Library displays revolutionaries' genealogy books

The revolutionists include Mao Zedong, He Shuheng, Chen Tanqiu, Liu Shaoqi, Xu Xiangqian, Yun Daiying, Yang Kaihui, Peng Dehuai and Hu Yaobang.
Dong Jun / SHINE

The displayed genealogy of Mao Zedong includes 22 books and was compiled in 1941 by the chairman’s teacher and cousin, Mao Zeqi.

Genealogy books of nine famous Communist revolutionaries, including Mao Zedong and Liu Shaoqi, are on display at an exhibition at Shanghai Library.

The revolutionaries include three of the 13 representatives of the First National Congress of the Communist Party of China — Mao Zedong, He Shuheng and Chen Tanqiu — as well as six proletarian revolutionaries — Liu Shaoqi, Xu Xiangqian, Yun Daiying, Yang Kaihui, Peng Dehuai and Hu Yaobang.

These rare books contains records of family relationships, life stories of family members, as well as family rules and some local historical details.

Shanghai Library has more than 300,000 original volumes of genealogy, giving it the largest collection of its kind in China. The library provided genealogies of six figures, while those of Mao, He and Chen were provided by noted Chinese genealogy collector Li Shuangjie, who possesses more than 20,000 genealogy volumes.

The displayed genealogy of Mao Zedong, the founding chairman of the People’s Republic of China, includes 22 books and was compiled in 1941 by the chairman’s teacher and cousin, Mao Zeqi.

Only 135 copies of this version were published, and only four complete copies survive today, according to Li, who added that he spent six years tracking down all of the Mao genealogy books.

He Shuheng was 45 years old when he attended the First National Congress of the Communist Party of China on July 23 of 1921 in Shanghai. He was also the oldest representative present at this historic meeting.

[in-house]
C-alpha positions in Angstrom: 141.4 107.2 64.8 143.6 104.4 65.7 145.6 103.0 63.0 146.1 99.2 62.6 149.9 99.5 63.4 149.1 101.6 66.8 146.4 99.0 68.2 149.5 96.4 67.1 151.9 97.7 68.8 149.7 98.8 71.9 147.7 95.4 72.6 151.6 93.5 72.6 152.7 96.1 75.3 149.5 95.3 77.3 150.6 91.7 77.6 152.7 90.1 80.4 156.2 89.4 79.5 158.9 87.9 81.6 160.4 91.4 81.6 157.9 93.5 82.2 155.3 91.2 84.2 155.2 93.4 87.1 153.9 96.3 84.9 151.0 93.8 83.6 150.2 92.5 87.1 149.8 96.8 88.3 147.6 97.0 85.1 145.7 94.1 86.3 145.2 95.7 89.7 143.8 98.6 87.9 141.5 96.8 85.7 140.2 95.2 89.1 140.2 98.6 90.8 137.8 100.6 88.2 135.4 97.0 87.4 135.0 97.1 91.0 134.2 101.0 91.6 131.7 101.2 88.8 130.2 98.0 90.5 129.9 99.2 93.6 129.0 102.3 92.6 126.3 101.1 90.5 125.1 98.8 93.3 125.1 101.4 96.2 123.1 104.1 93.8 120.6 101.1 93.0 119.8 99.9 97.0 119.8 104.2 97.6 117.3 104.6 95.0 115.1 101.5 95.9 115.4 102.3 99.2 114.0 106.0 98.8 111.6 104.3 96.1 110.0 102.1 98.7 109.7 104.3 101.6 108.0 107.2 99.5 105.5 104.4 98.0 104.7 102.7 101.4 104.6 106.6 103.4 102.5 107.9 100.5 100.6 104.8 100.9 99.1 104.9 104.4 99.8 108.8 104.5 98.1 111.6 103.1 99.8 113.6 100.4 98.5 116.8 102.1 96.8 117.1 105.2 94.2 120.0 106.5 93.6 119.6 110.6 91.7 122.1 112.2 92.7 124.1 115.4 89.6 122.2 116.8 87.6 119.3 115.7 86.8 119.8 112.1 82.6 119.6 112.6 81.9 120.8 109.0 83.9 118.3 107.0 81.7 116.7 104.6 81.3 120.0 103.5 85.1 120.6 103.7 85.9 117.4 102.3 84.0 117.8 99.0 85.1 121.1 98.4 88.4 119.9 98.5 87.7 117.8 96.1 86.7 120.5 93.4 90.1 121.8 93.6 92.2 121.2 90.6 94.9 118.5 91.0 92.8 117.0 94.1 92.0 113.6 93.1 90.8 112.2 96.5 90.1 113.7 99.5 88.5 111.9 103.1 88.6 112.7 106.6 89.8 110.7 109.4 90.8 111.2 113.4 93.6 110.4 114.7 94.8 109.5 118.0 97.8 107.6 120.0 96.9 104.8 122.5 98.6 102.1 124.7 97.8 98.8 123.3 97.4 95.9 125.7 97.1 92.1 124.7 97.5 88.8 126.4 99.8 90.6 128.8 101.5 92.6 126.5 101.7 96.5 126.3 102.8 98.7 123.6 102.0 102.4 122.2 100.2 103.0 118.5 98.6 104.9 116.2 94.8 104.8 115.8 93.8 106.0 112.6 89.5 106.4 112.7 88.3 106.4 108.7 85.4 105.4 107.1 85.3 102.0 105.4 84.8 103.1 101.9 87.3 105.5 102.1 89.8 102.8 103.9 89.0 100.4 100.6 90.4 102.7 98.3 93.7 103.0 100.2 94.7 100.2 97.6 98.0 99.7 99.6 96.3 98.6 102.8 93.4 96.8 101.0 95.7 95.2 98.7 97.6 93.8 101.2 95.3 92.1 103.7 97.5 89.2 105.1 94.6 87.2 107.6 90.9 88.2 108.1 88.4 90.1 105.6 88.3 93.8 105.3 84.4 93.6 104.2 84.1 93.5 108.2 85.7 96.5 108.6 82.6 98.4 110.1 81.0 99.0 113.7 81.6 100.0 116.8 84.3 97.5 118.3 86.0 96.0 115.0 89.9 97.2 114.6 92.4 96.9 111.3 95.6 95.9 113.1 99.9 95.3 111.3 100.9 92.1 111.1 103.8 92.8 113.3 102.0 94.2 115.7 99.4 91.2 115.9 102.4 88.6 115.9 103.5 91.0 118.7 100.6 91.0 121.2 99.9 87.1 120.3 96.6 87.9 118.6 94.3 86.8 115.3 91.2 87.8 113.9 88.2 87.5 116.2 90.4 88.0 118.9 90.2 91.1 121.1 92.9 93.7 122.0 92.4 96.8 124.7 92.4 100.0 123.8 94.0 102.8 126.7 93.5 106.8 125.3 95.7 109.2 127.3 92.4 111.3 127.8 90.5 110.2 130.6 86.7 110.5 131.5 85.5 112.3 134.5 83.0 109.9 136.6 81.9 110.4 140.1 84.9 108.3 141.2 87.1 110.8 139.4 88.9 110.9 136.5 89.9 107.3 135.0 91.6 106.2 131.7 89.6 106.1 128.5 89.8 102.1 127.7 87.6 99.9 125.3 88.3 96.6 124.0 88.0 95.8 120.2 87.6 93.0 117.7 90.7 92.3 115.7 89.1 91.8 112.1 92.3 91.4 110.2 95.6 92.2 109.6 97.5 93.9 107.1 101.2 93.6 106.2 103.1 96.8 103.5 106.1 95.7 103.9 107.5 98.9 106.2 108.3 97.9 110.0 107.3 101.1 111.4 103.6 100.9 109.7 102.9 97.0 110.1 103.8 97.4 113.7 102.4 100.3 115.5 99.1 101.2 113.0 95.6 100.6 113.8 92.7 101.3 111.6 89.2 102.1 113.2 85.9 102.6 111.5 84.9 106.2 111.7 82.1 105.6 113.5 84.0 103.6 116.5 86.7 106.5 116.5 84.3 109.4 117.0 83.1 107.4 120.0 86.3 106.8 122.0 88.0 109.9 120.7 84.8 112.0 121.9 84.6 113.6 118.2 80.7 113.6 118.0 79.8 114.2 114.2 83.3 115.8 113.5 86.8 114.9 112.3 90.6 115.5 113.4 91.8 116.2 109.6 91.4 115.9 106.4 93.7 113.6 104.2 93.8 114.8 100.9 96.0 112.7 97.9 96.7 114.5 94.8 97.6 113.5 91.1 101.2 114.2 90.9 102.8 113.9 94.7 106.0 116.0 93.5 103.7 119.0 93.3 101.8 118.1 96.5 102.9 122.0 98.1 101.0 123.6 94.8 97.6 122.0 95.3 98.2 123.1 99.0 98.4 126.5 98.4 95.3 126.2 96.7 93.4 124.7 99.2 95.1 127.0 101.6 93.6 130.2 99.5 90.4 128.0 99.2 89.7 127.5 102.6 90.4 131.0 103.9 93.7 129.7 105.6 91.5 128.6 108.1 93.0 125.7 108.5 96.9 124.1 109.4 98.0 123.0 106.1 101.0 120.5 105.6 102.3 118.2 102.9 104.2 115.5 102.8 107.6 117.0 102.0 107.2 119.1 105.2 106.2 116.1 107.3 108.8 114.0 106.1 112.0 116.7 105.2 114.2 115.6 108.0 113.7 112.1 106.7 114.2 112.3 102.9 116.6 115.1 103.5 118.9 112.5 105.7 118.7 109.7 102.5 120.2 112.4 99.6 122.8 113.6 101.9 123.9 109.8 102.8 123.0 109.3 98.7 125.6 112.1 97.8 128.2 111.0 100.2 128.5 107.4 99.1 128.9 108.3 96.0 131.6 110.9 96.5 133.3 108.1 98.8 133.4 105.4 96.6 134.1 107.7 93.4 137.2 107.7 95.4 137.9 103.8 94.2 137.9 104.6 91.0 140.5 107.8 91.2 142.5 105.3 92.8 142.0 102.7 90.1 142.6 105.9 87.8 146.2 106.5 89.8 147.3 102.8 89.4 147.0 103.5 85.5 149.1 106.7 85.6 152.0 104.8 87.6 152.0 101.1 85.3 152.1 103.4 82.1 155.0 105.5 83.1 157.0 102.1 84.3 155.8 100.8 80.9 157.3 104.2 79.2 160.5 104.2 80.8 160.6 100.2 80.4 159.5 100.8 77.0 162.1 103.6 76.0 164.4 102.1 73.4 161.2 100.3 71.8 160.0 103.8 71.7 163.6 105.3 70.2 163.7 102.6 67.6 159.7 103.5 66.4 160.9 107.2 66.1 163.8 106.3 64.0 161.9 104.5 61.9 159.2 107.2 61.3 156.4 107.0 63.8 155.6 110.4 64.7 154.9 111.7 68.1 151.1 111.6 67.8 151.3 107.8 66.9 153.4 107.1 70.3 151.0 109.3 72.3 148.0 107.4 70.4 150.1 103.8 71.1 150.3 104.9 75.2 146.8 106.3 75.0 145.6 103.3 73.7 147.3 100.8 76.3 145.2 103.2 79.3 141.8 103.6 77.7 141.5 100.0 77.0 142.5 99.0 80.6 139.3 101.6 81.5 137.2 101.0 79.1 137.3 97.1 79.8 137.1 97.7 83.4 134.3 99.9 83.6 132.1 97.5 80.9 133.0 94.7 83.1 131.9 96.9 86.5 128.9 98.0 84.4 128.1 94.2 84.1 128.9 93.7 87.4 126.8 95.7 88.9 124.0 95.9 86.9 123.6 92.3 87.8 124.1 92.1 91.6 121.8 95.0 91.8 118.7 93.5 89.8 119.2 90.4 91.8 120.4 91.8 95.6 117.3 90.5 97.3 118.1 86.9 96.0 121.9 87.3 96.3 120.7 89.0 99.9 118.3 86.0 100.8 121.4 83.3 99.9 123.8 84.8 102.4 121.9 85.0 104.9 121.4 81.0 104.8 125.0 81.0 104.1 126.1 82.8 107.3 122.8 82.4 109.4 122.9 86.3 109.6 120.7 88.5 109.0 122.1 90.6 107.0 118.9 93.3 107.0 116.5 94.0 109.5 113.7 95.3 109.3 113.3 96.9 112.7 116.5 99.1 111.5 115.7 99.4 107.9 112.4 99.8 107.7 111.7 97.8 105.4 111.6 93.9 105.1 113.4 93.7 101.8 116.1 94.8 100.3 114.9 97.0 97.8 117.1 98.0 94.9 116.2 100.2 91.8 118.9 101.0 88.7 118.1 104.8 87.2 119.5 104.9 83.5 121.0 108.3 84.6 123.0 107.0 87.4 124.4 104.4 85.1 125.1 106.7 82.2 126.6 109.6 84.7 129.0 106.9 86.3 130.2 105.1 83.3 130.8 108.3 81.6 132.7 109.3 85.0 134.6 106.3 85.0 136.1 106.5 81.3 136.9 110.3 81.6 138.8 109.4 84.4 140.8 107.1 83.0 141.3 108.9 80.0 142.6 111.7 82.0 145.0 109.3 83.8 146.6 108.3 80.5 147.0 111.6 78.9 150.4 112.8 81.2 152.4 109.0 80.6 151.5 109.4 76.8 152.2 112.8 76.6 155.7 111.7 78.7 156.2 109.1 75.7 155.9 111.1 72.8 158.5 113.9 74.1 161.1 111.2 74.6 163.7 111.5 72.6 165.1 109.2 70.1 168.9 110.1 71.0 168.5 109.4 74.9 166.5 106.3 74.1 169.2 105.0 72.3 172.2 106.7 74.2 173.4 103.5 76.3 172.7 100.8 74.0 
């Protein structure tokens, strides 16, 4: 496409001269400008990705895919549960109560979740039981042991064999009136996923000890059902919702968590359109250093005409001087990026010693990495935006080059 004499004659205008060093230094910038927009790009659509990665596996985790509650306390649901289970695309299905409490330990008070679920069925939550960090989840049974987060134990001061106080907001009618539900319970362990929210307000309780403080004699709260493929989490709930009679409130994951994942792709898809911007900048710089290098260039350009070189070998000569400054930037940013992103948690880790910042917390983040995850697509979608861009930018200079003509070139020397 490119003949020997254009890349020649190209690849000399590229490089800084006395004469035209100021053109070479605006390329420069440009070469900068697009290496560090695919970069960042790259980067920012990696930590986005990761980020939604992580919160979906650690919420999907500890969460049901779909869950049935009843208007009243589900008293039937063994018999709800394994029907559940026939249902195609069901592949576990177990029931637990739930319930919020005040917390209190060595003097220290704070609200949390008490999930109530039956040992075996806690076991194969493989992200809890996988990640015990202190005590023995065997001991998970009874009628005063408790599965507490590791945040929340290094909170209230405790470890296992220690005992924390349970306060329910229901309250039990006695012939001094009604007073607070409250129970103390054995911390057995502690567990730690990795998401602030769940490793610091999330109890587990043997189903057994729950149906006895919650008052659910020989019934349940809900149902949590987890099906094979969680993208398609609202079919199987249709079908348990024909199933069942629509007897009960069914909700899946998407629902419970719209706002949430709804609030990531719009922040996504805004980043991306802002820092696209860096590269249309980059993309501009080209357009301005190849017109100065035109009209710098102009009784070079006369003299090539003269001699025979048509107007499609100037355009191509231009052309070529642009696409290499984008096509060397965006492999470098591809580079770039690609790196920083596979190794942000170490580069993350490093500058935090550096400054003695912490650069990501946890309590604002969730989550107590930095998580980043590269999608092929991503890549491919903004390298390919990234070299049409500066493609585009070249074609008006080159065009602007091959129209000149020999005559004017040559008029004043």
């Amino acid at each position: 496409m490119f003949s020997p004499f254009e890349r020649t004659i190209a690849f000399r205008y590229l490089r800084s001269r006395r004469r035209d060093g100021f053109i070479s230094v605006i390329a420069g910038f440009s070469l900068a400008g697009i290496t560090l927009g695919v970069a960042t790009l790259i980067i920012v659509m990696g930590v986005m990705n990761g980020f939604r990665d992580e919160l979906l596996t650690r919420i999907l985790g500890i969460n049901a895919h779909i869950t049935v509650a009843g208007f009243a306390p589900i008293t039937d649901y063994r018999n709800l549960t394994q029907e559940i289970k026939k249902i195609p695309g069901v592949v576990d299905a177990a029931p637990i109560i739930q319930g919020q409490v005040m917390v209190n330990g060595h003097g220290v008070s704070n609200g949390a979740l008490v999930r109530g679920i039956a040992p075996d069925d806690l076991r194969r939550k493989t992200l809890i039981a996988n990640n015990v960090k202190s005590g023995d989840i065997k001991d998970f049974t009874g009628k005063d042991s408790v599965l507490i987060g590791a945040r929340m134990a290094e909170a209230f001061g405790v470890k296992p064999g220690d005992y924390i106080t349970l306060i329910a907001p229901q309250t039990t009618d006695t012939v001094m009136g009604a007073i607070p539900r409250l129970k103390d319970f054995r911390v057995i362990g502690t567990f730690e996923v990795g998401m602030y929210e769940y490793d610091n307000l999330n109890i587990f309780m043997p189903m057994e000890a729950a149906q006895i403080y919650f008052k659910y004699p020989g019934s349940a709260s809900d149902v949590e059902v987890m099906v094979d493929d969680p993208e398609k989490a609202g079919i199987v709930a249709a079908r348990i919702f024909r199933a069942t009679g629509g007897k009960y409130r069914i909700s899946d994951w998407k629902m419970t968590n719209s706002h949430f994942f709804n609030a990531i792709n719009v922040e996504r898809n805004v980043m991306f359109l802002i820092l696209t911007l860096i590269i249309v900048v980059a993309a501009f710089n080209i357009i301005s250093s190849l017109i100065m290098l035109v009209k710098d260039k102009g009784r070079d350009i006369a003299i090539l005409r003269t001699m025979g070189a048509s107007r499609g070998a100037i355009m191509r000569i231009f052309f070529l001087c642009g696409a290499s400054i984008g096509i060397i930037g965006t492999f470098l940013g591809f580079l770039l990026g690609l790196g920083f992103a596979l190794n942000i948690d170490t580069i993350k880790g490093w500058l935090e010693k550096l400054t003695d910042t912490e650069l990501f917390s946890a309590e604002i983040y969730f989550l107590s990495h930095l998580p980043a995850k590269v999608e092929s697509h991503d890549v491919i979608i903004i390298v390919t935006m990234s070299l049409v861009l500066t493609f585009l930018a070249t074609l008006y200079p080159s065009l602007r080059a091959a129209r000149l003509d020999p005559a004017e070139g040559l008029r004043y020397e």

After the congress, He returned to his home in Ningxiang County, central China’s Hunan Province, to resume compiling a genealogy of his family. He finished his compilation, which included 38 books in total, in the winter of 1921.

Displayed materials show that his original name was He Qixuan, and his wife surnamed Yuan had given birth to two sons and four daughters.

The genealogy also shows that he adopted a son of his elder brother as both of his own sons died at young ages. In the past, many believed he adopted his younger brother’s son.

“The genealogy was compiled by He Shuheng himself and thus is more convincing,” said Li.

Another common mistake corrected by the book was the surname of his eldest son-in-law. Scholars used to say it was Wang, but He wrote in the genealogy that it was Wu.

Unlike the genealogies of Mao and He, which mostly contain factual information on family members, that of Chen Tanqiu contains detailed records of family rules and his own understanding on them, and is thus a rich source of information.

“Chen’s great grandfather, grandfather and father all participated in the compilation of their genealogy and they regarded family rules as very important in the transmission of clan culture,” said Li.

The genealogy also contained an article, written by one of Chen’s brothers, which says that the fifth eldest brother, Chen Shusan, was one of the leaders in the Nanchang Uprising in August 1927.

Li donated digital versions of genealogies of the three revolutionary families to the Shanghai Library at the opening of the exhibition on Friday.

The exhibition is open free to the public from 9am to 4pm from Monday to Saturday. It concludes on August 2.

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